Ink-Slinger Profiles by Alex Jay: B.P. Elliott


Benjamin Pearson Elliott was born in August 1868, in Philadelphia, Pennsylvania. The birth information is based on the 1900 U.S. Federal Census. Elliott’s middle name was on his headstone.

In the 1870 census, Elliott was the youngest of four children born to Joseph, a watchmaker, and Sallie. They lived in Philadelphia. The 1880 census said their address was 230 North 21st Street.

Elliott’s education was mentioned in the Philadelphia Inquirer. The Inquirer June 27, 1883, reported the results of the examination for admission to the Philadelphia High School and Elliott was accepted. In the Inquirer, February 12, 1886, Elliott was named a meritorious pupil for “having attained term average of 85 or over, but less than 95”. Elliot was mentioned in the Annual Report of Acting President Hopper of the Central High School for the Year Ending December 31, 1887. Elliott received a Bachelor of Arts and a Teachers’ Certificate.

Apparently Elliot’s first line of work was indexmaker* according to a listing in an 1890 Philadelphia city directory. His home was 230 North 21st Street. The 1895 directory said Elliott and his brother Charles worked with their father at the J.S. Elliott Company. The 1899 Boyd’s Co-partnership and Residence Business Directory of Philadelphia City said Elliott was the manager of J.S. Elliott Company.

The 1900 census recorded Elliott, who wife, Bessie, and daughter, Sarah, in Philadelphia at 321 Wilton Street. His occupation was indexmaker. The same address and occupation were in the 1900 and 1901 city directories.

So far the earliest record of Elliott the artist was found in The Quarterly Illustrator, April, May, June 1894, which published his ”Still Life”. This was his entry in the index, “Elliott, Benjamin P., 230 North 21st Street, Philadelphia, Pa……159”.

Elliott was a member of the Philadelphia Sketch Club which has portraits of some members by Thomas Anshutz who painted them between 1899 and 1900. There are two portraits of Elliott but I suspect the first portrait, in row four, is of Elliott while the second portrait, in row ten and out of alphabetical order, is not him. (Also in row ten is a portrait of T.S. Sullivant.)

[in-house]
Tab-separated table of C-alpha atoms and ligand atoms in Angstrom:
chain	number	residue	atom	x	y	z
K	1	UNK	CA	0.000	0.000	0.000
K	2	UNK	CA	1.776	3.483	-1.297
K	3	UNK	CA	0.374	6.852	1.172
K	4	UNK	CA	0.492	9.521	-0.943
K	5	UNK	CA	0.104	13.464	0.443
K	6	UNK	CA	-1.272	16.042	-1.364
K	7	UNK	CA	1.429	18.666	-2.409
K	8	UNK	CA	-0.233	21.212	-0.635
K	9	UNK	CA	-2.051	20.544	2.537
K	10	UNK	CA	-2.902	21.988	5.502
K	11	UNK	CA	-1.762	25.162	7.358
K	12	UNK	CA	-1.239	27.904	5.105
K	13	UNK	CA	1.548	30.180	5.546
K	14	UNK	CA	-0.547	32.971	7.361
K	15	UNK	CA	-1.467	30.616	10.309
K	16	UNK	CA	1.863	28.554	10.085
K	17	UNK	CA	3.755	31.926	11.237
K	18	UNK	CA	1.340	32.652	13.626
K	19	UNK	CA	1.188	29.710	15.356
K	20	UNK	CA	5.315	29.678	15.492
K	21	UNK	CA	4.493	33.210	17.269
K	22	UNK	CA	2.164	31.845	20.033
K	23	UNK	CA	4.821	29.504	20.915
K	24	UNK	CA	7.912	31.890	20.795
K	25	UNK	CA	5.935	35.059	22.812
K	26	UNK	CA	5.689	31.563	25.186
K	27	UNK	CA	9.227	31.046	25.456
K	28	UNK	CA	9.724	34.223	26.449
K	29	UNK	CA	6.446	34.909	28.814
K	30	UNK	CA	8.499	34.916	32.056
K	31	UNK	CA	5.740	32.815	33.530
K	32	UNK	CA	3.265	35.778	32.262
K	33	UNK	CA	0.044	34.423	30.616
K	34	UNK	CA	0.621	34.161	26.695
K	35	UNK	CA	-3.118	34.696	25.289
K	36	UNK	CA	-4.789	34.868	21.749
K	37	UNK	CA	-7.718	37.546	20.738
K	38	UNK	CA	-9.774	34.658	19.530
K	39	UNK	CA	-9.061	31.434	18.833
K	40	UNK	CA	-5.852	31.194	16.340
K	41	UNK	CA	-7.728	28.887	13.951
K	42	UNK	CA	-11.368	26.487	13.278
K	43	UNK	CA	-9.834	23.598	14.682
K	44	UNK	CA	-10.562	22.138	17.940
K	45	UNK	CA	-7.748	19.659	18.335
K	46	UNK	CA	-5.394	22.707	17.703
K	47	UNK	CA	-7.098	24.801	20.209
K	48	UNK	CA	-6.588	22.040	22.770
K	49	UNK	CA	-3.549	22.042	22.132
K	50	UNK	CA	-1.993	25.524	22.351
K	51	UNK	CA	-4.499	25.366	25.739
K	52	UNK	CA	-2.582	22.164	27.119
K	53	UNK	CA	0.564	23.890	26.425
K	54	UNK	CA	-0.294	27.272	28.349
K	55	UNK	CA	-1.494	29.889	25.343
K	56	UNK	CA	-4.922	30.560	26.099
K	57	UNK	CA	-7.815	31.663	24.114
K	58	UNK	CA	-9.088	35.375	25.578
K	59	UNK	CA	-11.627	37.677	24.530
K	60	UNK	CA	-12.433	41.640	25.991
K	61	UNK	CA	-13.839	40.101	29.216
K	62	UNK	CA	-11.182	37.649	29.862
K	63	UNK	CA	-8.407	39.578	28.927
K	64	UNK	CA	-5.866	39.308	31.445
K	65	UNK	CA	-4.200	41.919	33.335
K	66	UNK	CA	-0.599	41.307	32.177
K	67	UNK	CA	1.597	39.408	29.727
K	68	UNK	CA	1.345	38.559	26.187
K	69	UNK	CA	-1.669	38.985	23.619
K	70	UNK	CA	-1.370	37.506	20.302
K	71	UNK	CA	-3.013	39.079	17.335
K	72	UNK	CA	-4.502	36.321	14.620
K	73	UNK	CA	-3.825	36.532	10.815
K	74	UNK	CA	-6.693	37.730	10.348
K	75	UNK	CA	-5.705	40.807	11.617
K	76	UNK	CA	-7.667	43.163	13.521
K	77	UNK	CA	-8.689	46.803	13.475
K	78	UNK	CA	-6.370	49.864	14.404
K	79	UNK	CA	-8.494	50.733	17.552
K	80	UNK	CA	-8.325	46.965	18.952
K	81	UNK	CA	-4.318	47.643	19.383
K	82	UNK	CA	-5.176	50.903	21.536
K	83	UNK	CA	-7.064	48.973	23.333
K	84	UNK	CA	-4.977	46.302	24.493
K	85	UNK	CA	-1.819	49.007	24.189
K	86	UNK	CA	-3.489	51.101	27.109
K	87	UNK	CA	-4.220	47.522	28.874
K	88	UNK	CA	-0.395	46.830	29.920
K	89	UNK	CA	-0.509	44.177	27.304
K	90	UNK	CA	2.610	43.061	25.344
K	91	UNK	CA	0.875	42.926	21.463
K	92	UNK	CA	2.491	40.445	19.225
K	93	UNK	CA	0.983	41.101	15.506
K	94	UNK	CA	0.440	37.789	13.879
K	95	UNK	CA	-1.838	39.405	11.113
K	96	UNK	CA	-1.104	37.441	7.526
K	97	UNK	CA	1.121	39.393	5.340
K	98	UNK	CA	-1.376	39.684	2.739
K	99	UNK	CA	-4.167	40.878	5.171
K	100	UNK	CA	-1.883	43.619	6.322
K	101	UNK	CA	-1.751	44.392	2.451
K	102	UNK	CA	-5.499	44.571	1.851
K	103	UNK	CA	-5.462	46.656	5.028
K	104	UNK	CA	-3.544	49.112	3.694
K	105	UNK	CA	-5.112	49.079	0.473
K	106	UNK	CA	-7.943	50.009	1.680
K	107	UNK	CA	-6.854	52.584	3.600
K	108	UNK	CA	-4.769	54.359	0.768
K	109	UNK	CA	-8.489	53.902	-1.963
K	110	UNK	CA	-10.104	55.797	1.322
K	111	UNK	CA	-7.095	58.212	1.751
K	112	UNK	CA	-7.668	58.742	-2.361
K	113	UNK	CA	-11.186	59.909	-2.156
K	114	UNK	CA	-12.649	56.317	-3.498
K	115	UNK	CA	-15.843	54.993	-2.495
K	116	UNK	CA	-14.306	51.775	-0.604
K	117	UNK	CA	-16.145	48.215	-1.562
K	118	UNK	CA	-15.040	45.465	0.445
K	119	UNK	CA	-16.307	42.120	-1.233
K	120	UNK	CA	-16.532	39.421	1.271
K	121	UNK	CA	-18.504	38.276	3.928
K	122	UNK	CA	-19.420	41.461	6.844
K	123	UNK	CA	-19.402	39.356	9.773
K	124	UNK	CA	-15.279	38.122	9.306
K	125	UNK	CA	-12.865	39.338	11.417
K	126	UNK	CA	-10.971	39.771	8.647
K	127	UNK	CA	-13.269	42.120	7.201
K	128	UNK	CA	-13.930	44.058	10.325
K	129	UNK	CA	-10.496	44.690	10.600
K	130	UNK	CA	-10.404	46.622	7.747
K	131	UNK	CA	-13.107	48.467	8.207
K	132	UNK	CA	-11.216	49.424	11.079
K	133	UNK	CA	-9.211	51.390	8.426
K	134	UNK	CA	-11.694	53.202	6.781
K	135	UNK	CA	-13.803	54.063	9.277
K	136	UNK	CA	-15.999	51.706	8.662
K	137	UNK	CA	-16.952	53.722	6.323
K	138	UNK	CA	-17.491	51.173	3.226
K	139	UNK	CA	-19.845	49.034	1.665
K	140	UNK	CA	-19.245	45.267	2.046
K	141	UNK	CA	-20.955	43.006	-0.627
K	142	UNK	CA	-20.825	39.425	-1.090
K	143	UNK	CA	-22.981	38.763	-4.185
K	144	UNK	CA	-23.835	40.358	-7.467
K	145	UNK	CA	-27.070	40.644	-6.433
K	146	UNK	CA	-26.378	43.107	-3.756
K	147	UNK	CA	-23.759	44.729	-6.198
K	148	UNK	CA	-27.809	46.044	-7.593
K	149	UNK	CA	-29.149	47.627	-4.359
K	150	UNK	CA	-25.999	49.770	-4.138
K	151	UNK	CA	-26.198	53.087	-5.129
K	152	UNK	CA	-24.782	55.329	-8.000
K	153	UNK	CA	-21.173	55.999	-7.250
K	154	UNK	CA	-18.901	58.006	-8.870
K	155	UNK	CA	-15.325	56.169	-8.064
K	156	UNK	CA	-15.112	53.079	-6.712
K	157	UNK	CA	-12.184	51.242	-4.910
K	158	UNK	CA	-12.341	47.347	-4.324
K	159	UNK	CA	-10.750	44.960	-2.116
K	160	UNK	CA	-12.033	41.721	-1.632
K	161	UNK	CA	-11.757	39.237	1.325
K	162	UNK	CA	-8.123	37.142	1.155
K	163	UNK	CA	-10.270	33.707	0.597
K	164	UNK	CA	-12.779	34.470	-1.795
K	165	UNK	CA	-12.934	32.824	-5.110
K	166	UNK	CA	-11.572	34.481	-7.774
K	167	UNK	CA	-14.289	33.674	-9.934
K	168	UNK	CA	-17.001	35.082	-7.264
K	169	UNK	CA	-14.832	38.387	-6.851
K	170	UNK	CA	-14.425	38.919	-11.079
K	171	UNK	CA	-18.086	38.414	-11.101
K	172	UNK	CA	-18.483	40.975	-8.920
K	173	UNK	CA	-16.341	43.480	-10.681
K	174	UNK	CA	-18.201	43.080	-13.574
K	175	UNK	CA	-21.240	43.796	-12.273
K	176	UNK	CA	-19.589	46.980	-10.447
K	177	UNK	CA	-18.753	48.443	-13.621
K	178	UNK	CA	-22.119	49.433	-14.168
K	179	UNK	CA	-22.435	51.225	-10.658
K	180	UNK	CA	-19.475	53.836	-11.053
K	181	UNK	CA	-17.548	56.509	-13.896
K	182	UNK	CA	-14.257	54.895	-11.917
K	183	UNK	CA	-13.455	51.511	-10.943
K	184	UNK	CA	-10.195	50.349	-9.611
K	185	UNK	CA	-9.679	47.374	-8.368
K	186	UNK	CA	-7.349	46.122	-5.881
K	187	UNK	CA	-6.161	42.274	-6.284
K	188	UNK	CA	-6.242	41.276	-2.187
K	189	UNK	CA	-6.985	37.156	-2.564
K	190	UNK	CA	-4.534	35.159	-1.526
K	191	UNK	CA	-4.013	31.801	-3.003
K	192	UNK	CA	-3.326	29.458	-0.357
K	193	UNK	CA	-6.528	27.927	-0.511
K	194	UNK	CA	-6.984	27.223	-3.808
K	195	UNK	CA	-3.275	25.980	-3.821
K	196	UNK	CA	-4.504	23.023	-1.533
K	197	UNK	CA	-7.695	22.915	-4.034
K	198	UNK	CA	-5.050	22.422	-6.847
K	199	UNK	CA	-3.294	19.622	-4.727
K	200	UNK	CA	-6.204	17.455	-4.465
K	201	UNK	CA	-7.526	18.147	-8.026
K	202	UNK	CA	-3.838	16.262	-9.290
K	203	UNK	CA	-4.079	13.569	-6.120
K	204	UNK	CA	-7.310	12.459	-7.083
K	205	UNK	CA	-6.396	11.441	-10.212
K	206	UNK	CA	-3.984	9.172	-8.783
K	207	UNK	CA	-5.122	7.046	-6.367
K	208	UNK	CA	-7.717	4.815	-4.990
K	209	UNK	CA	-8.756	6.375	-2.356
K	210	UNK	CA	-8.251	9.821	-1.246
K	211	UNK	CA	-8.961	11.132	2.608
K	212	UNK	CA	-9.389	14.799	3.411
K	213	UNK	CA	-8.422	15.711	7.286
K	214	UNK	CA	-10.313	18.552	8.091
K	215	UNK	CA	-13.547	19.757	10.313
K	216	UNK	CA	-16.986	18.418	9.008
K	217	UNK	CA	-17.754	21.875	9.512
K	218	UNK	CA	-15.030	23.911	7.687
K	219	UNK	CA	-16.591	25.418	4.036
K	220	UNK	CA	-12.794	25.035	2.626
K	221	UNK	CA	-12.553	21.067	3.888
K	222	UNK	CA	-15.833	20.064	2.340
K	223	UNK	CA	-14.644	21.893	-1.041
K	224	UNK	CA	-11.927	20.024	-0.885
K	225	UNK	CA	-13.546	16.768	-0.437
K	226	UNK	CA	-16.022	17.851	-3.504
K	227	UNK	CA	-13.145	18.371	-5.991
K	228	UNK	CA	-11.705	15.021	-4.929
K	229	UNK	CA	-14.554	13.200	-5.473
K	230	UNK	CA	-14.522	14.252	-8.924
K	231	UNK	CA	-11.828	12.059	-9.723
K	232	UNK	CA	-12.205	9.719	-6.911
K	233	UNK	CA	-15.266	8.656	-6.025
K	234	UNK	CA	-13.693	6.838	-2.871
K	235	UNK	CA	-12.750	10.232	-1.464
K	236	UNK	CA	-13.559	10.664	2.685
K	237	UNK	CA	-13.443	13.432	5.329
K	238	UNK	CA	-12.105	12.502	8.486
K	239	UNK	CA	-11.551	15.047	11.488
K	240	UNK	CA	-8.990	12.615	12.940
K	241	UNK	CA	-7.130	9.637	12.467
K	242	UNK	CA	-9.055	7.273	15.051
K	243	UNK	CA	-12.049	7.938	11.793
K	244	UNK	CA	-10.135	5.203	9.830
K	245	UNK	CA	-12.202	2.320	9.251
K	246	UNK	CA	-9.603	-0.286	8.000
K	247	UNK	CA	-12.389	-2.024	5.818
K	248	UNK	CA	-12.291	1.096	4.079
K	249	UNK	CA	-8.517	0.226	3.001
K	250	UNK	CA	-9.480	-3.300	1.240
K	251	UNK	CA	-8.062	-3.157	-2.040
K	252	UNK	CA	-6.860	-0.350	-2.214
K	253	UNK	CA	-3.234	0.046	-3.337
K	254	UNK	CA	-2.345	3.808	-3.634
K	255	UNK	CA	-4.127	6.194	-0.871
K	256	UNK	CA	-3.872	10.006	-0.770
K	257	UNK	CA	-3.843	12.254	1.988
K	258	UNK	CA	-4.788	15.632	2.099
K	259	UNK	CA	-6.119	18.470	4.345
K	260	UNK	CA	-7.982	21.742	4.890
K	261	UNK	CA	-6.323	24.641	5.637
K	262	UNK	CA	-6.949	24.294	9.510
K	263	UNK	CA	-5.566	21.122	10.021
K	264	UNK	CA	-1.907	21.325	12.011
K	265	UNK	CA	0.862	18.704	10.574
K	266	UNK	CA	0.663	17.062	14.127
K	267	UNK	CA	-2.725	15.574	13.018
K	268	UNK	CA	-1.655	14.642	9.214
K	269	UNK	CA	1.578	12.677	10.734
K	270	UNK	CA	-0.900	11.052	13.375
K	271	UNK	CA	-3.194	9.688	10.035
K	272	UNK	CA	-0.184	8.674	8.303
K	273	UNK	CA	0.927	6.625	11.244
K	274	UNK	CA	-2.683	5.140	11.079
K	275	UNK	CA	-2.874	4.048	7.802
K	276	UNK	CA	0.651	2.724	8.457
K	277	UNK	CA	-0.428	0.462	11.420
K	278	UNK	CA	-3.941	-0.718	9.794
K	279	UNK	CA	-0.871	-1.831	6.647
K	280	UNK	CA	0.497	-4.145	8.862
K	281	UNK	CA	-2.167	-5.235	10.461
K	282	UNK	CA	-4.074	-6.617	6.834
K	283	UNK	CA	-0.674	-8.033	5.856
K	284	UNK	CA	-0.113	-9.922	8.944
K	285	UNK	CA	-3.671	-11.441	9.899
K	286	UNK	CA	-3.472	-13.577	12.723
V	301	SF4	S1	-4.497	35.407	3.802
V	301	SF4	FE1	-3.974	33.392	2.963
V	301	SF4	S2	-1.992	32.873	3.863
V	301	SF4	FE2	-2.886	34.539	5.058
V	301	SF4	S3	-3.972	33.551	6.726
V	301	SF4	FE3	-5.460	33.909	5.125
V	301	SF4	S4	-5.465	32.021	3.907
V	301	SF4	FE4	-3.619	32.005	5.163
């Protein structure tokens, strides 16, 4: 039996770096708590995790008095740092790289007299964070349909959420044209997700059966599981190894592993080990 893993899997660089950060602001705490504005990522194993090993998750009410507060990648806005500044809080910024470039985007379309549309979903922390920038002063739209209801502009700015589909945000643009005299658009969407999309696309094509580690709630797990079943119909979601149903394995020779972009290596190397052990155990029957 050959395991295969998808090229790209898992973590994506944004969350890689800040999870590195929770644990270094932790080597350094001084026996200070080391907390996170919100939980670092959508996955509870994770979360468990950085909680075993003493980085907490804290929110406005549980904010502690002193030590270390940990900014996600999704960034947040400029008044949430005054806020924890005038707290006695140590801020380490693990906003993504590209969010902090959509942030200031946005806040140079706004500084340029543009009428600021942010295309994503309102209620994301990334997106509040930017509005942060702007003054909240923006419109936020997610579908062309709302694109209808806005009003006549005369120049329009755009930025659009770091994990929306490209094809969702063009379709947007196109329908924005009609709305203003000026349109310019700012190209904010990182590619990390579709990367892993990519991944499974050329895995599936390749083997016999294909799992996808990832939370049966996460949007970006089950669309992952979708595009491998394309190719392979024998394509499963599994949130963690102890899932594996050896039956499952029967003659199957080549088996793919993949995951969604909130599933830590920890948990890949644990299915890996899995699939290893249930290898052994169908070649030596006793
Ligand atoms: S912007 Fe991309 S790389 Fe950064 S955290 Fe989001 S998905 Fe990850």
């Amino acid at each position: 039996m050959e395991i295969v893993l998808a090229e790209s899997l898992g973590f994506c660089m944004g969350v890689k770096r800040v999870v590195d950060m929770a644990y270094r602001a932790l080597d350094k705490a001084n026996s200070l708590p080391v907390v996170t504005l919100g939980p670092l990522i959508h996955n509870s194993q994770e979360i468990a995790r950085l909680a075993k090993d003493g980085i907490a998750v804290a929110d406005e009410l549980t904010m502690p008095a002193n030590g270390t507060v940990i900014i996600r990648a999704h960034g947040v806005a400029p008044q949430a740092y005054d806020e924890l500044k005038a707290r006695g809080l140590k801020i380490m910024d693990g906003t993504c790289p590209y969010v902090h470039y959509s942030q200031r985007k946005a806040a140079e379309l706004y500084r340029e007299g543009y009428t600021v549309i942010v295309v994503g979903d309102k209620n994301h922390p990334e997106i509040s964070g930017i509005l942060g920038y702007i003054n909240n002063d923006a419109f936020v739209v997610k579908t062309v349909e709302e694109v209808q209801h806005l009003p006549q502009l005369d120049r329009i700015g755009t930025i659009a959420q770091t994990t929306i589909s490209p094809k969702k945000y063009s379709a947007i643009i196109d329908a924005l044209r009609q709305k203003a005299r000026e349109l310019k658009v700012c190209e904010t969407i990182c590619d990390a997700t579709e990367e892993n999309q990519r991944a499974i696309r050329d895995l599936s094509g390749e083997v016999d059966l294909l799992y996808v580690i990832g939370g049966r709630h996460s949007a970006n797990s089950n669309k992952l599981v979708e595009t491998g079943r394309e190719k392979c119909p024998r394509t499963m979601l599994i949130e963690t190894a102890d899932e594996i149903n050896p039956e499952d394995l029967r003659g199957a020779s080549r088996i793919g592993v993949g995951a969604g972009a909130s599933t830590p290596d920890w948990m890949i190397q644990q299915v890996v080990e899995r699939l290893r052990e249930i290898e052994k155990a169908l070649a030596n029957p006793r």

The 1902 directory said Elliott was an artist with a studio at 514 Walnut Street. His home remained 230 North 21st Street. The Inquirer, February 16, 1902, covered the Philadelphia Sketch Club annual meeting and said Elliott was on the House Committee.

American Newspaper Comics (2012) said Elliott drew Adventures of the Stranded Dime Museum Freaks for the North American Syndicate. It ran from March 9 to May 25, 1902.

Elliott had two listings in the 1905 directory: “Benjamin Elliott” the clerk, and “Benjamin P. Elliott” the artist. The 1906 Boyd’s Philadelphia Blue Book included listings for the Philadelphia Sketch Club and among its active members was Elliott who was in Texarkana, Texas. The 1906 Texarkana, Arkansas and Texas, city directory said Elliott resided at 614 Olive Street and was a clerk with the T & F S Railway.

According to the 1910 census, Elliott and his wife, Idalia, were residents of Texarkana, Arkansas at 1602 County Avenue. Elliott was an accountant with the railroad. The 1914 directory listed Elliott as a bookkeeper with the Southwest Gas and Electric Company. The entry in the 1917 directory said Elliott had moved to Corpus Christi, Texas.

The 1920 census Elliott and his wife were in her father’s household in Texarkana, Arkansas. Thomas H. Davis was a carpenter with a wife and five children, including Idalia. Elliott operated his own grocery business. They all resided at 1109 County Avenue. 


City directories in the 1920s and 1930s listed Elliott and his wife as the operators of Elliott Grocery Shop at 1321 County Avenue.

Elliott passed away September 2, 1936, in Texarkana. He was laid to rest at the State Line Cemetery.

* What Is an Index?: A Few Notes on Indexes and Indexers (1878).

* * * * *

Several issues of the Middlesex County Historical Society’s pamphlets said the society has a “Painting by Benjamin P. Elliott, who lived on the corner of Court and Pearl Streets, Middletown.” I have no record of Elliott residing in Middleton, Connecticut, but it can’t be ruled out. There was another artist named “Benjamin P. Elliott” who was listed in Bulletin of the American Art-Union, December 1, 1850. He resided in Providence, Rhode Island and perhaps once lived in Middleton.



—Alex Jay

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